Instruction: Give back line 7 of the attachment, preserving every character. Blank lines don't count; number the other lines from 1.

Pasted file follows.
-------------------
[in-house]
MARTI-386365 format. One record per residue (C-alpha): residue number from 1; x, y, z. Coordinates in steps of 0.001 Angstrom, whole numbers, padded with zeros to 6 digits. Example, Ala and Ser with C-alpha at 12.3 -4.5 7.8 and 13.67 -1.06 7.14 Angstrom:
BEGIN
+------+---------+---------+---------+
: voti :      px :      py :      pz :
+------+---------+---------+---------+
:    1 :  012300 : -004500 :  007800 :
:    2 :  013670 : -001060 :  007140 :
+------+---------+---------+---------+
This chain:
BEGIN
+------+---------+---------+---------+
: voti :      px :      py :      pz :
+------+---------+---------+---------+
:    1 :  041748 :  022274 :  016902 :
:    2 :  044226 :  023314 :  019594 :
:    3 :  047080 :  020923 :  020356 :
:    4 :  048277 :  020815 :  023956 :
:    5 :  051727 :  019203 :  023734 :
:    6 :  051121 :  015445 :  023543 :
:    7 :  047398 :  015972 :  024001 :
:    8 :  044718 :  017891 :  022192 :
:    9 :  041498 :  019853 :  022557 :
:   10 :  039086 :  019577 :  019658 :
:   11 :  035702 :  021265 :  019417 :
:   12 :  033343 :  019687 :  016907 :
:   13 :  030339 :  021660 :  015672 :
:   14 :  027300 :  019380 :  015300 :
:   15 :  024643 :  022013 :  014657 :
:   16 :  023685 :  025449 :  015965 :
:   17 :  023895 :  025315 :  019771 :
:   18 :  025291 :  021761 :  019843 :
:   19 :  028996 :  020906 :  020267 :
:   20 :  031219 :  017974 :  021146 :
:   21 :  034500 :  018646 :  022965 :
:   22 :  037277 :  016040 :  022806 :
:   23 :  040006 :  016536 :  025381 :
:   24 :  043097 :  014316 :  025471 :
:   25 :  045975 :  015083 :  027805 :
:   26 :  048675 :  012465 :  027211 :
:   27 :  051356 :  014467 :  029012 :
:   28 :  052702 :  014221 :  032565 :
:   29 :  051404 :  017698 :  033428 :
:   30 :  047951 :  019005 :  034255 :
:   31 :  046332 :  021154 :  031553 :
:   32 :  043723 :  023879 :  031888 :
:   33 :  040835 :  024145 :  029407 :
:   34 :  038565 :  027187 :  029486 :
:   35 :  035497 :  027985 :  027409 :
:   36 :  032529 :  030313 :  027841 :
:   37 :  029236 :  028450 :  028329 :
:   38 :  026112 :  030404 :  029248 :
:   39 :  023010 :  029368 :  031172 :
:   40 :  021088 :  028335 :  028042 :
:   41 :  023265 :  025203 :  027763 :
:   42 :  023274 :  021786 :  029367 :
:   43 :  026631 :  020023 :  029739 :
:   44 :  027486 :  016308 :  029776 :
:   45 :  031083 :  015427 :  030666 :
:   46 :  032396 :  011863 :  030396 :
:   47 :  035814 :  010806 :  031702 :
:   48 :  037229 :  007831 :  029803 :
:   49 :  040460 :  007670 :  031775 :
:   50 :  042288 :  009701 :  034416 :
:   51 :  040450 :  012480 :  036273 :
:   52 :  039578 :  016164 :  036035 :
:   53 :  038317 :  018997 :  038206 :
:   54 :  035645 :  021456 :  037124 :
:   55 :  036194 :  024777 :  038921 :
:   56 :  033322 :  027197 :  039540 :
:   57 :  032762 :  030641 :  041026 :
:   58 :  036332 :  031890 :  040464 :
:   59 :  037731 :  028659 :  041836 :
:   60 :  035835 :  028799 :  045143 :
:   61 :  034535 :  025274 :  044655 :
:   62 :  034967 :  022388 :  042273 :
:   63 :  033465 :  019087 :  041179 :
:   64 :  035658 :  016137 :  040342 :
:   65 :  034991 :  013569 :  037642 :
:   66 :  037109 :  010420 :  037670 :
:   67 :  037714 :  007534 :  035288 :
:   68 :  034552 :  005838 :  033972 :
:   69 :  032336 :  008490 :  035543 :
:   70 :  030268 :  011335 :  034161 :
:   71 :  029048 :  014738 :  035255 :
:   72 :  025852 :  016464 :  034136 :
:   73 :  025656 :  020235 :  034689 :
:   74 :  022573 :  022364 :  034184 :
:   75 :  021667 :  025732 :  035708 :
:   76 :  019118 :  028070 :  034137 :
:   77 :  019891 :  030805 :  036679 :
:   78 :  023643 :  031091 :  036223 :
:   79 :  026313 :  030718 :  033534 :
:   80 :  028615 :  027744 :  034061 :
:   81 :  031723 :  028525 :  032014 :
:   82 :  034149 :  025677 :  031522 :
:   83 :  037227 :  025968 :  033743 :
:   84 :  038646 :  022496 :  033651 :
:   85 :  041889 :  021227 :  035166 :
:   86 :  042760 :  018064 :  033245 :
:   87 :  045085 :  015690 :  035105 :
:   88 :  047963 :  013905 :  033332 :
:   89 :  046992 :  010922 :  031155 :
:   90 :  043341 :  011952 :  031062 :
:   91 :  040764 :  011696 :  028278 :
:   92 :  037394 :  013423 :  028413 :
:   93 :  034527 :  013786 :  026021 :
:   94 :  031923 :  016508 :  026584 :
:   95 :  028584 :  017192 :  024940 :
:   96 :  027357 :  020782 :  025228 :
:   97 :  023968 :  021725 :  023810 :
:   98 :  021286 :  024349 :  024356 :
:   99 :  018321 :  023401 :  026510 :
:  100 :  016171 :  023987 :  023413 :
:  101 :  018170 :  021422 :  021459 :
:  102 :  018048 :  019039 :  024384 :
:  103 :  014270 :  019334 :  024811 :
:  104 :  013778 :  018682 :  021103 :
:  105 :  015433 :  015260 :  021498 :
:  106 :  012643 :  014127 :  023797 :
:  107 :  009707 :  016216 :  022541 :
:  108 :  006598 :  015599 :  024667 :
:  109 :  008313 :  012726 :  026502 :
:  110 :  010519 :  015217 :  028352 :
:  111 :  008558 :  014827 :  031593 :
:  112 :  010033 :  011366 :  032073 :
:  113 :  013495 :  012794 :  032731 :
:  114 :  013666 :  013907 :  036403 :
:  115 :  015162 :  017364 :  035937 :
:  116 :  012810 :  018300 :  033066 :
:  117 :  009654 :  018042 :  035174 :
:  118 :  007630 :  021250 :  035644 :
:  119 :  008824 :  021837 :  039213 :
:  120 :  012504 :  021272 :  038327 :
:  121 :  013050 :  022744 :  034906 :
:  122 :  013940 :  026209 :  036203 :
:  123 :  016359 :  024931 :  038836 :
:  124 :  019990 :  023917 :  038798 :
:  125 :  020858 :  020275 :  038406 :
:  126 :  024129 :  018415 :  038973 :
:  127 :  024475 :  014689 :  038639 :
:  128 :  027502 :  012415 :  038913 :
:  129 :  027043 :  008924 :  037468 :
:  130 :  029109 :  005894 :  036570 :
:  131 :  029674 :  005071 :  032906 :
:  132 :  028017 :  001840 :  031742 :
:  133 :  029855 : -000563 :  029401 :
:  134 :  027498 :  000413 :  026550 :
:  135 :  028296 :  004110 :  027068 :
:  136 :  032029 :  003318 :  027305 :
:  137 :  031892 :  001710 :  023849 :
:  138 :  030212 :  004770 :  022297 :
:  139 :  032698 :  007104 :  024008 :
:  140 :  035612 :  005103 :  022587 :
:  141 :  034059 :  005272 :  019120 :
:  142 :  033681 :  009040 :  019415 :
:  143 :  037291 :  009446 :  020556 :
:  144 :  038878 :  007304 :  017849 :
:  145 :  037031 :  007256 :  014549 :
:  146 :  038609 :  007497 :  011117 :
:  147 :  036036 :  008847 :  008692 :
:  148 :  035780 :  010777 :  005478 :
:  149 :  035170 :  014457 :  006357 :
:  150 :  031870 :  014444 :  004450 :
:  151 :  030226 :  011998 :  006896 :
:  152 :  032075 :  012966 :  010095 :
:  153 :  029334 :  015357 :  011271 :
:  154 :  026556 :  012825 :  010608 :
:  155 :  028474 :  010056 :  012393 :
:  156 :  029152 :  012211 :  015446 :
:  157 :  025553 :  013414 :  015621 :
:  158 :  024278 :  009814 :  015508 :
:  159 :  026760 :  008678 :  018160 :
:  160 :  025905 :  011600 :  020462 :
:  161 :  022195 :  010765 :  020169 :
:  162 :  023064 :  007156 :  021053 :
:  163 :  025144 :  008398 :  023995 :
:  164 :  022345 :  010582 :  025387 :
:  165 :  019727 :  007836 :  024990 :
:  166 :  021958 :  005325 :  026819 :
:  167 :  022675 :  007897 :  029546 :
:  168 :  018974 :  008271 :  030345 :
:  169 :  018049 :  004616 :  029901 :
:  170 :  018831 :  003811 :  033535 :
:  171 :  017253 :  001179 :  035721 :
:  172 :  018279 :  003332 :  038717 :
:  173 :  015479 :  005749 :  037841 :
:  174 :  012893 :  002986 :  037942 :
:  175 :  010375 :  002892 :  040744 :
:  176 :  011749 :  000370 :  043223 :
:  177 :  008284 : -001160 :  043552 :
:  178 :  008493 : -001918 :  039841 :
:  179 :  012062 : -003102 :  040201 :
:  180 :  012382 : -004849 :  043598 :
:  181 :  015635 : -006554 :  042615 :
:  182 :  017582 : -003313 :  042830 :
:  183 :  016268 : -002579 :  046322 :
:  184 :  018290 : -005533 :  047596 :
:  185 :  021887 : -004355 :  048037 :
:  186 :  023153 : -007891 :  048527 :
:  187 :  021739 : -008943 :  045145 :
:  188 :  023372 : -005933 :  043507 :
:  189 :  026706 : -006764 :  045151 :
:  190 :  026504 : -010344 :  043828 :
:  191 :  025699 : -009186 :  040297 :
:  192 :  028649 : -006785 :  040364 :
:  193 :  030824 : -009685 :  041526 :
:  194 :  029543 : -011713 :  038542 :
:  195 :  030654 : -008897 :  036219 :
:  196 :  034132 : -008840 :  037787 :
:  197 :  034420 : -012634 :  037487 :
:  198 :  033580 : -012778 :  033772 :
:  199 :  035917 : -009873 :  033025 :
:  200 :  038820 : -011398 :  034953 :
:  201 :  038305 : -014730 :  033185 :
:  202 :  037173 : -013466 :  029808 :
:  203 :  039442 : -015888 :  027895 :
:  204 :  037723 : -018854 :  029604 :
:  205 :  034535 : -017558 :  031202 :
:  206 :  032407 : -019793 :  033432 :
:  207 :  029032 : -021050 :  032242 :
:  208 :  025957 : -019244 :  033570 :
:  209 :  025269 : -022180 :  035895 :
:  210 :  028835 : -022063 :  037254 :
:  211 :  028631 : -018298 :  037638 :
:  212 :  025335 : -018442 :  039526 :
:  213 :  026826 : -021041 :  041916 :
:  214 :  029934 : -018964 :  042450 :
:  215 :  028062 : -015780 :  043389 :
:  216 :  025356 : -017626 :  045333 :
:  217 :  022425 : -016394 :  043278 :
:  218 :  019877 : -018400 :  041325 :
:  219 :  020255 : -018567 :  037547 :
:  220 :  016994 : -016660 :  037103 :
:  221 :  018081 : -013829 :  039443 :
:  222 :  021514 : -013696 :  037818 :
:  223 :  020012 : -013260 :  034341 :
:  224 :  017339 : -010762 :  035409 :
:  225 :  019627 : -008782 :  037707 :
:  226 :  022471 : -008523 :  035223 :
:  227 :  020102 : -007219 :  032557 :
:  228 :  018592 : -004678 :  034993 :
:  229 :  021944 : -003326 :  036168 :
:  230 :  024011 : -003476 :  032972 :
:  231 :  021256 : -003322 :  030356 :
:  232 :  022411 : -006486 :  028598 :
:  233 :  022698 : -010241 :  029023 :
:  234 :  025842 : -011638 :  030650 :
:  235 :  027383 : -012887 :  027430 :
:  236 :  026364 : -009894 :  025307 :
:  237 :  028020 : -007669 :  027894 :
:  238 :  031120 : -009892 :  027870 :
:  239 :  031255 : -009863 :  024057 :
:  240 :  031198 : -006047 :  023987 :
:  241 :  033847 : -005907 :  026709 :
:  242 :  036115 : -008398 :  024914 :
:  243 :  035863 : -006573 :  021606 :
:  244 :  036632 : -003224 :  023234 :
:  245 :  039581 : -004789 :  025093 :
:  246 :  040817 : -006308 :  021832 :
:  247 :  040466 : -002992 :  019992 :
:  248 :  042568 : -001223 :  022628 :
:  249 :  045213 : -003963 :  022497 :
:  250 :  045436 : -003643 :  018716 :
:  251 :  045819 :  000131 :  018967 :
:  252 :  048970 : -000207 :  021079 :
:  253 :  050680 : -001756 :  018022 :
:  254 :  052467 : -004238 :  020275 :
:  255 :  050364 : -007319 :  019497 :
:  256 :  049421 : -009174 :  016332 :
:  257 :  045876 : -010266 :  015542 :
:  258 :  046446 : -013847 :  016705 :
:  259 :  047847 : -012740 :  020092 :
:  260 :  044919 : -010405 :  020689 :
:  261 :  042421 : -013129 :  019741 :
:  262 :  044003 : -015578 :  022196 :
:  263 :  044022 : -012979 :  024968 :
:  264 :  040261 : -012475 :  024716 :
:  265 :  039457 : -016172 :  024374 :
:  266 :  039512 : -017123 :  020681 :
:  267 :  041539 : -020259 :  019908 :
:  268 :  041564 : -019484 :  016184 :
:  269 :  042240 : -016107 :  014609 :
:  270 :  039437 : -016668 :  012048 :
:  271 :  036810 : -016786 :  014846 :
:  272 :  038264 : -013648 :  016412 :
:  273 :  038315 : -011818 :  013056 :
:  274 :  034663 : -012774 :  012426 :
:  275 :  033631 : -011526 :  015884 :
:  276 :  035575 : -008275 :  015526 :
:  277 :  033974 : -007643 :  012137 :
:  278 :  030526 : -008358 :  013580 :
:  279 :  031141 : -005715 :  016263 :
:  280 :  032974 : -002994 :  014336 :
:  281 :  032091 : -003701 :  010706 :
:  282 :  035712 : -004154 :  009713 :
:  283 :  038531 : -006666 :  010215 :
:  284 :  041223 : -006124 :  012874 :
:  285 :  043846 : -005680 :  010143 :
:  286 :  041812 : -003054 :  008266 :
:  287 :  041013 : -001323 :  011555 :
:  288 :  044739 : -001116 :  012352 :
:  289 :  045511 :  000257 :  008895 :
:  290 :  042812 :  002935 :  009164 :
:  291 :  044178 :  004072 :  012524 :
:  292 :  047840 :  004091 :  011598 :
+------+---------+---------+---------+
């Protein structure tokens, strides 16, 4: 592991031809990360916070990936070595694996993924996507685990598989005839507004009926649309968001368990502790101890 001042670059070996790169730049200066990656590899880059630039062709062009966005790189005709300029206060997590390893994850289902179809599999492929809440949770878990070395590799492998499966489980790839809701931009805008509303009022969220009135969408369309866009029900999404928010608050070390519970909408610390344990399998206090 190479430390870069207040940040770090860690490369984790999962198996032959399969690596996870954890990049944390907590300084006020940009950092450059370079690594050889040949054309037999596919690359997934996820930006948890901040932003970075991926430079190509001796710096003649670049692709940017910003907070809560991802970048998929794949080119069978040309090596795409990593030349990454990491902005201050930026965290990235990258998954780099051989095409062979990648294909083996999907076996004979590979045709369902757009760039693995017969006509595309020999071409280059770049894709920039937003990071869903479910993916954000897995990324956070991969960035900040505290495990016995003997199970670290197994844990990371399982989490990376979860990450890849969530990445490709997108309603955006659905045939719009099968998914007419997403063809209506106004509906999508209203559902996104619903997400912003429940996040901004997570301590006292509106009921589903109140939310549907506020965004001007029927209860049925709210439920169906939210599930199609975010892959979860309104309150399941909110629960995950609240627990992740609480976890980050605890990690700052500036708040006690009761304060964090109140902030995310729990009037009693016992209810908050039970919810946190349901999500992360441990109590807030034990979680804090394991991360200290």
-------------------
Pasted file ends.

:    1 :  012300 : -004500 :  007800 :